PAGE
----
Monday, November 1, 2010

Colonisation: The Hanging Gardens of Ponsonby

Soho Square, Ponsonby.  What a mess. 

In 2006 money was easy and plans were big for the former site of the Dominion yeast factory.  A small town was to be built with shops, apartments, cinemas and 1250 carparks delving deep 5 levels below the ground.  A very big hole was dug which the developers promptly fell into by the end of  2009.

The funny thing about outrages is how they ebb away.  While controversy over the use of the site raged throughout it’s development and continues now, the anger at it’s rot has dissipated.
Not so in March 2009 when locals invaded and made the site an art installation.  Grafitti reading, “I wish this was a swimming pool” inspiring an unique protest.  An urban beach party in fetid water.

But maybe signs are there that something might be happening again. I noticed this today.

Going to be a good summer

Then looking into to the crater caused by the eruption of cavalier optimism and borrowed money,  I was struck that while the developers and protestors have lost interest, nature had not. Clumps of Toe Toe grass (Cortaderia) have taken hold on the edges.  Plants that look like papyrus in the Nile have found purchase in the stagnant water and concrete floor.

The Dominion Yeast Company had been manufacturing yeast on the Pollen Street site from 1910 and perhaps the memory of spawning life is still in the scorched earth.  And looking at the growth above the retaining walls holding up Ponsonby Road I thought, “Let it grow!”.  Spread wild seeds and give the land back to nature until we can organize ourselves.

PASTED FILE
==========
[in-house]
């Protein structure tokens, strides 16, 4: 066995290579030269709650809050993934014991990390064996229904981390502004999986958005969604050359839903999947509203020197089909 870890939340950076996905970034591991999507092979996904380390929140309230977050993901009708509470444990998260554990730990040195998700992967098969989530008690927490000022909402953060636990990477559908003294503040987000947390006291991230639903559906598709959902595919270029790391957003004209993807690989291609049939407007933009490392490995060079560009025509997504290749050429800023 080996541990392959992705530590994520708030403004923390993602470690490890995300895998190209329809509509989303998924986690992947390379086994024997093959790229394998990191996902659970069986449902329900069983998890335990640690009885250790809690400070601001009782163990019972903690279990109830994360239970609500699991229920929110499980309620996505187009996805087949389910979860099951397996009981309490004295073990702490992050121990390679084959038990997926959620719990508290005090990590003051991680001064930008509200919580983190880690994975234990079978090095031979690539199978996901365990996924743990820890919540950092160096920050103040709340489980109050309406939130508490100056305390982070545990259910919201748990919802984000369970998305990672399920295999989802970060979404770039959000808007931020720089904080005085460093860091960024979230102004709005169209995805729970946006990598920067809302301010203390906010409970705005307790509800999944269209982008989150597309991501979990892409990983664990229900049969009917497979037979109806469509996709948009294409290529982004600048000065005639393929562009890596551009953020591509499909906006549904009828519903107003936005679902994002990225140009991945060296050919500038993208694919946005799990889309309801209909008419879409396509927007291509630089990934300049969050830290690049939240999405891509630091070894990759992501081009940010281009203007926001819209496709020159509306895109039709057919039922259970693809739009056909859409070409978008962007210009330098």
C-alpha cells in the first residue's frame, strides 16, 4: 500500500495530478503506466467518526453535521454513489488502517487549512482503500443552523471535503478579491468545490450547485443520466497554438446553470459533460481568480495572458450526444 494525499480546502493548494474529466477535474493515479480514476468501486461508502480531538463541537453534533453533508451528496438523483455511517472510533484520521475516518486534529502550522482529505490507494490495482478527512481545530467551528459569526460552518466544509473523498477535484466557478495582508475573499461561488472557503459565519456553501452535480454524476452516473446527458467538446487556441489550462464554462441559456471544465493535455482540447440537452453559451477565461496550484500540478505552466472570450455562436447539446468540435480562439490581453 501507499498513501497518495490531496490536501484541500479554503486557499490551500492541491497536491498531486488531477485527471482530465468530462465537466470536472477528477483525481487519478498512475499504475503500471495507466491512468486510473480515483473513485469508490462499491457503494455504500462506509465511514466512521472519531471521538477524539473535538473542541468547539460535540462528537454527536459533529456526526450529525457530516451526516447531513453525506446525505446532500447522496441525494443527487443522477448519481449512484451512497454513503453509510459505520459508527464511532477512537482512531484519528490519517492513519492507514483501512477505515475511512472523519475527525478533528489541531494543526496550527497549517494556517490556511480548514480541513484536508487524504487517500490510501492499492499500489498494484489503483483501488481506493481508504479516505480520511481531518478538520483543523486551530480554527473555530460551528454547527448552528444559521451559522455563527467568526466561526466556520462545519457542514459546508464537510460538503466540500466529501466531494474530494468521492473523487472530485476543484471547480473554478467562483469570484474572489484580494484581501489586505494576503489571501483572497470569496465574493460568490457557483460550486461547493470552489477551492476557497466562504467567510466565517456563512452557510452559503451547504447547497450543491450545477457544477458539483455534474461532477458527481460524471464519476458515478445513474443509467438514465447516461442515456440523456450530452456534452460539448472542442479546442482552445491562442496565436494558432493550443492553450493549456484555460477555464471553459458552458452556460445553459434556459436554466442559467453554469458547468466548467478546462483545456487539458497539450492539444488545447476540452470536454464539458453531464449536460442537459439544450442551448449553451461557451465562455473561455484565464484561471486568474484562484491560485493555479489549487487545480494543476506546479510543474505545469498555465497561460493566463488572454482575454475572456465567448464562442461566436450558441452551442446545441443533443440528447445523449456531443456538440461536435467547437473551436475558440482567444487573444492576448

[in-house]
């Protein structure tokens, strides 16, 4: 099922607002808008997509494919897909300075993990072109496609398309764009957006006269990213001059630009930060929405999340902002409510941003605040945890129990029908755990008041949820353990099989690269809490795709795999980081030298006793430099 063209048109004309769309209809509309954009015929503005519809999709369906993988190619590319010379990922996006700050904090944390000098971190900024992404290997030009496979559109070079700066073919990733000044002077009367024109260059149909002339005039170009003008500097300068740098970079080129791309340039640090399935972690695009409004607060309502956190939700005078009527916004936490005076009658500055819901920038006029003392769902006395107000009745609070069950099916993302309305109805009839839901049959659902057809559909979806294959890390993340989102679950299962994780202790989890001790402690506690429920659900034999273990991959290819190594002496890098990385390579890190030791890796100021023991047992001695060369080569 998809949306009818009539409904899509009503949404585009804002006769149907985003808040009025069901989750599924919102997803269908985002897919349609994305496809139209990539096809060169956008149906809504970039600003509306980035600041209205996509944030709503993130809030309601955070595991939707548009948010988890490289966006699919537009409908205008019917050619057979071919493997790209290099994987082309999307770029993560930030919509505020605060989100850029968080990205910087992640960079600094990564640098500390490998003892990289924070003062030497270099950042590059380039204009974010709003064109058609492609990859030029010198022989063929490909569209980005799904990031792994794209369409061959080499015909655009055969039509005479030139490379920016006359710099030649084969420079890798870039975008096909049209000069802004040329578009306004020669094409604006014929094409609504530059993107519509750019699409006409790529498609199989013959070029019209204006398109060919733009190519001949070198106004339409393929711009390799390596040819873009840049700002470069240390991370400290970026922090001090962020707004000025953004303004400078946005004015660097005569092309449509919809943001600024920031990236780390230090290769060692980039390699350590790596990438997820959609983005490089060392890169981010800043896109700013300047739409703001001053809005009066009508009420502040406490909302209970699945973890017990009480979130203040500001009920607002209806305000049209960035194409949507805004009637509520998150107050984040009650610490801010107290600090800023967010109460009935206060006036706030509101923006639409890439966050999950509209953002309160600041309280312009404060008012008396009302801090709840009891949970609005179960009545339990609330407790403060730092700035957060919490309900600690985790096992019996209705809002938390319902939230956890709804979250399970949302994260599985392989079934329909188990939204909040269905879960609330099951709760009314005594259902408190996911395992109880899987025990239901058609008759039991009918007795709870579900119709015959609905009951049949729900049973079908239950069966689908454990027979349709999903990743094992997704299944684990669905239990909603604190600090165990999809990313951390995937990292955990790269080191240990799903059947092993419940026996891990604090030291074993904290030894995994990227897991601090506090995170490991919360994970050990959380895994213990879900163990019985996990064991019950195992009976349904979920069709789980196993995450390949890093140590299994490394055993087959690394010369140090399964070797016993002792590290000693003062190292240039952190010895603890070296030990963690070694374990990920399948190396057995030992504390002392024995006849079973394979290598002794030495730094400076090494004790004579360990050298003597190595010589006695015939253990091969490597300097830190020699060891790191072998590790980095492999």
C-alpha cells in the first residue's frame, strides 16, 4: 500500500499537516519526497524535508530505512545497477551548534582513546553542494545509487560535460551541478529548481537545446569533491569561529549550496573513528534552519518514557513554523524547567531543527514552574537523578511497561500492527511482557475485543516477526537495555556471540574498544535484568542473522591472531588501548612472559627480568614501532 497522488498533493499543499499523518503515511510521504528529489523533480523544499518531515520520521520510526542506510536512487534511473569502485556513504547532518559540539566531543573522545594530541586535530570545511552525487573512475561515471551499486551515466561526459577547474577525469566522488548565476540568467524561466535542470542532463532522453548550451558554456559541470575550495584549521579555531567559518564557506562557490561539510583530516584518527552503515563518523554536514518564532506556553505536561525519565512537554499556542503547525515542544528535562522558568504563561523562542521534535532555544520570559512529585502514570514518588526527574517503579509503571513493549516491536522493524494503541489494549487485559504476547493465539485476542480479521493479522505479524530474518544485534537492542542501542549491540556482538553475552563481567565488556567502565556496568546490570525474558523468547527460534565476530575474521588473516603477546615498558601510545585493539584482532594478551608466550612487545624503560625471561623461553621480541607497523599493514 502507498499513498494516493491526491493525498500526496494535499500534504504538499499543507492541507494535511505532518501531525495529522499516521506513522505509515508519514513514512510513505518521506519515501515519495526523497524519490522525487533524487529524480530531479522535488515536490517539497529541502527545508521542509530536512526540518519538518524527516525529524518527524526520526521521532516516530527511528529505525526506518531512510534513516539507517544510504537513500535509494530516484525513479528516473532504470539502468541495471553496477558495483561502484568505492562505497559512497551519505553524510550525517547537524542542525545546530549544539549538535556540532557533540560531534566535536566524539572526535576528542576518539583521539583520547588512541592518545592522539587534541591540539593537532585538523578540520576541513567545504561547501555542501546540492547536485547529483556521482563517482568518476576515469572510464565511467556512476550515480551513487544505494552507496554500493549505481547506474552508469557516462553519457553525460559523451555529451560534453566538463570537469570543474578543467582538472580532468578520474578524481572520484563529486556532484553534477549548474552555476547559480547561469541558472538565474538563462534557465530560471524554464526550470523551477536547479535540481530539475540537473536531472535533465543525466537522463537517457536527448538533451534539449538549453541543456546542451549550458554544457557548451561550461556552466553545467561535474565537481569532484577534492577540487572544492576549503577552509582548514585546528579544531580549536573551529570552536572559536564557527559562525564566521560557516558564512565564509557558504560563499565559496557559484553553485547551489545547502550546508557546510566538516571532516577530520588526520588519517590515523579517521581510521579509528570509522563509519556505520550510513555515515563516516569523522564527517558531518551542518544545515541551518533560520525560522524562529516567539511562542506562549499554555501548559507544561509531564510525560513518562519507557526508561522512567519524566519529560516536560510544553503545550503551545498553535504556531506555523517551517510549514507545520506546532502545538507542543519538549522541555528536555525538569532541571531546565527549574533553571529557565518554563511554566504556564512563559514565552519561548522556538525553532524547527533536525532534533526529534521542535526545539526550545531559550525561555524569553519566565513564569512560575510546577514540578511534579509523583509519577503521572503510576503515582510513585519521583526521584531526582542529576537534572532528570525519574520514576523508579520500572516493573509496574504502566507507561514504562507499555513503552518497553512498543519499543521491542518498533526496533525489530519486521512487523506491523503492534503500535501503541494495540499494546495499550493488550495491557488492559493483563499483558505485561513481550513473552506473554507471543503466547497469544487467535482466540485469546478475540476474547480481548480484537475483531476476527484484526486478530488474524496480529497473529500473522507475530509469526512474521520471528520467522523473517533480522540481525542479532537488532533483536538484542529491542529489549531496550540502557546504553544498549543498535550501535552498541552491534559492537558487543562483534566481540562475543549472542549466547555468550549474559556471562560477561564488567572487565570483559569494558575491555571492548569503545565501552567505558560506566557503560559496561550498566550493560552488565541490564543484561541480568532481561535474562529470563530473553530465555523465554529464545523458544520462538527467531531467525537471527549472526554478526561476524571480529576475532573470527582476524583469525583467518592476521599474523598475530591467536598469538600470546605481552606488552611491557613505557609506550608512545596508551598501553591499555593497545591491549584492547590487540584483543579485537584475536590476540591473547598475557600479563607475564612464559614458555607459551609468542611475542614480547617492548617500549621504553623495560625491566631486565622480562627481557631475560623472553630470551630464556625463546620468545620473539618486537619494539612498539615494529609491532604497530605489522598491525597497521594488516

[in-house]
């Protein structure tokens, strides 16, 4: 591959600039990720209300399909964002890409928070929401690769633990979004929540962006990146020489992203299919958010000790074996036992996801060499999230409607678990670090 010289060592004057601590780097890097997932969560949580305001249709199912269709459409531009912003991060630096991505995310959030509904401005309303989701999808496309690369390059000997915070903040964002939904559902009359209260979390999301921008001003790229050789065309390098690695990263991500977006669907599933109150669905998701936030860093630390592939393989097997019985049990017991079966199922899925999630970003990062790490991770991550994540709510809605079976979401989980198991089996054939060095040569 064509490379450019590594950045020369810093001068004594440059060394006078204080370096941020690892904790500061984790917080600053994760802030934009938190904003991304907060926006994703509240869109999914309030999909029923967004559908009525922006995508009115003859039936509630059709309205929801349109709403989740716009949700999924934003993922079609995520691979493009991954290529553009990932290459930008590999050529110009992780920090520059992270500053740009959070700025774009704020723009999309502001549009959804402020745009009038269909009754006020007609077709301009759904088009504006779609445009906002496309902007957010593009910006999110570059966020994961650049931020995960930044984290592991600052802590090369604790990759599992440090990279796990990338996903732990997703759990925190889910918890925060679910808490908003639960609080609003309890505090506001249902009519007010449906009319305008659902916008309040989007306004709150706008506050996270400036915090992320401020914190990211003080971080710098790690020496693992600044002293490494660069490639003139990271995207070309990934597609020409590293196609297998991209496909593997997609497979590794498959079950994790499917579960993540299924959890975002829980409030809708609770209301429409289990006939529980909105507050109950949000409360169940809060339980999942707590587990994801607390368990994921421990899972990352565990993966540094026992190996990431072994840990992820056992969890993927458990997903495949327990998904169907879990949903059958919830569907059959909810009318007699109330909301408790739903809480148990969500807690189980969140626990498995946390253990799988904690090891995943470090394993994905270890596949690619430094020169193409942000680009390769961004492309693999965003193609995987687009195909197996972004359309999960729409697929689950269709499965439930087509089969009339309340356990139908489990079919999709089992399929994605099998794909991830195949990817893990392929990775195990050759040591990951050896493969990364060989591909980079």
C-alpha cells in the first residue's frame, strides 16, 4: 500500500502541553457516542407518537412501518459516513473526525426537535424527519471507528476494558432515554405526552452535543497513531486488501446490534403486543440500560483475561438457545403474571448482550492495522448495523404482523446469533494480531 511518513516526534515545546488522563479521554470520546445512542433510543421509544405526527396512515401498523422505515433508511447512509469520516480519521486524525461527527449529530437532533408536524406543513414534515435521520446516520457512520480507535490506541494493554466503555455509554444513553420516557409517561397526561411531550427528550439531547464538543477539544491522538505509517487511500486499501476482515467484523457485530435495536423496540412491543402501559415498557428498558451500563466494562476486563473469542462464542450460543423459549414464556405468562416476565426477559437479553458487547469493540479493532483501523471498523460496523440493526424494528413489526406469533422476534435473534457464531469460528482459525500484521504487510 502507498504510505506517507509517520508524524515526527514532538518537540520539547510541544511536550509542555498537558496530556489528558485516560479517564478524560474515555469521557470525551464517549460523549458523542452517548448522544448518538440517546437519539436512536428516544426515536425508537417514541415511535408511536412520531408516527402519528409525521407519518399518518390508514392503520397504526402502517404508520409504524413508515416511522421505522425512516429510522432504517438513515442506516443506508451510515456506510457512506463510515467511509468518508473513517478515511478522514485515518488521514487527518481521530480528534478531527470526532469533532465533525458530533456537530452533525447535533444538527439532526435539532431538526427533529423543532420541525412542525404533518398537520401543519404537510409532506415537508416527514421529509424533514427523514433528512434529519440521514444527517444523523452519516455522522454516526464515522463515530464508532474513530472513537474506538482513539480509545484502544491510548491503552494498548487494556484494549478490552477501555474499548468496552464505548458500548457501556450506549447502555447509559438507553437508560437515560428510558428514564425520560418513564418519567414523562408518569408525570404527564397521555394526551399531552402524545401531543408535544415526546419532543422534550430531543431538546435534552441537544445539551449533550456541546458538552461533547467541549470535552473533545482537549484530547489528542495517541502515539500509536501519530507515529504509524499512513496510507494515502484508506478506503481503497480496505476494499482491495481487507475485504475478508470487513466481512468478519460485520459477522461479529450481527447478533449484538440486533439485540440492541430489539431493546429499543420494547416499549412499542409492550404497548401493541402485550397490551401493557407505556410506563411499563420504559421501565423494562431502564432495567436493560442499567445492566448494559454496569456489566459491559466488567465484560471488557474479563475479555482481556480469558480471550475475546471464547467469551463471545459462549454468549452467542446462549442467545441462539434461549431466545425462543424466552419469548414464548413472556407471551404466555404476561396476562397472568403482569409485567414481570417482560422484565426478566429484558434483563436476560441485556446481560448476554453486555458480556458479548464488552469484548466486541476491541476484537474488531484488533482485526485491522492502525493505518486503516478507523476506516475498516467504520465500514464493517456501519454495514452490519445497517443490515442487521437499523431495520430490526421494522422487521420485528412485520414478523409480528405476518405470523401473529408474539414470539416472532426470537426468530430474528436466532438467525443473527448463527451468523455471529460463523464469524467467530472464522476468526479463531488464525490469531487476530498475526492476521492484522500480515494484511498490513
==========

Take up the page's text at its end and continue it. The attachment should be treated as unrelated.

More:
Let us grow our own “Hanging Garden of Babylon” in the detritus of greed and financial mismanagement


  1. Funny, we've got a big hole right across the road from out place in St Laurent du Var from developers who also dug a never to be underground car park and ran out of funny money a couple of year ago. It is ALSO filling up with interesting looking papyrus and bamboo. I thought someone could fill in in and make a park...

  2. The last word I heard on the place was from a council surveyor, who said the land anchors holding up the walls were only rated for 2 and a half years and as they were now 3 years old it was "a bit of a worry" given the two heritage buildings at either end of the hole. Awesome.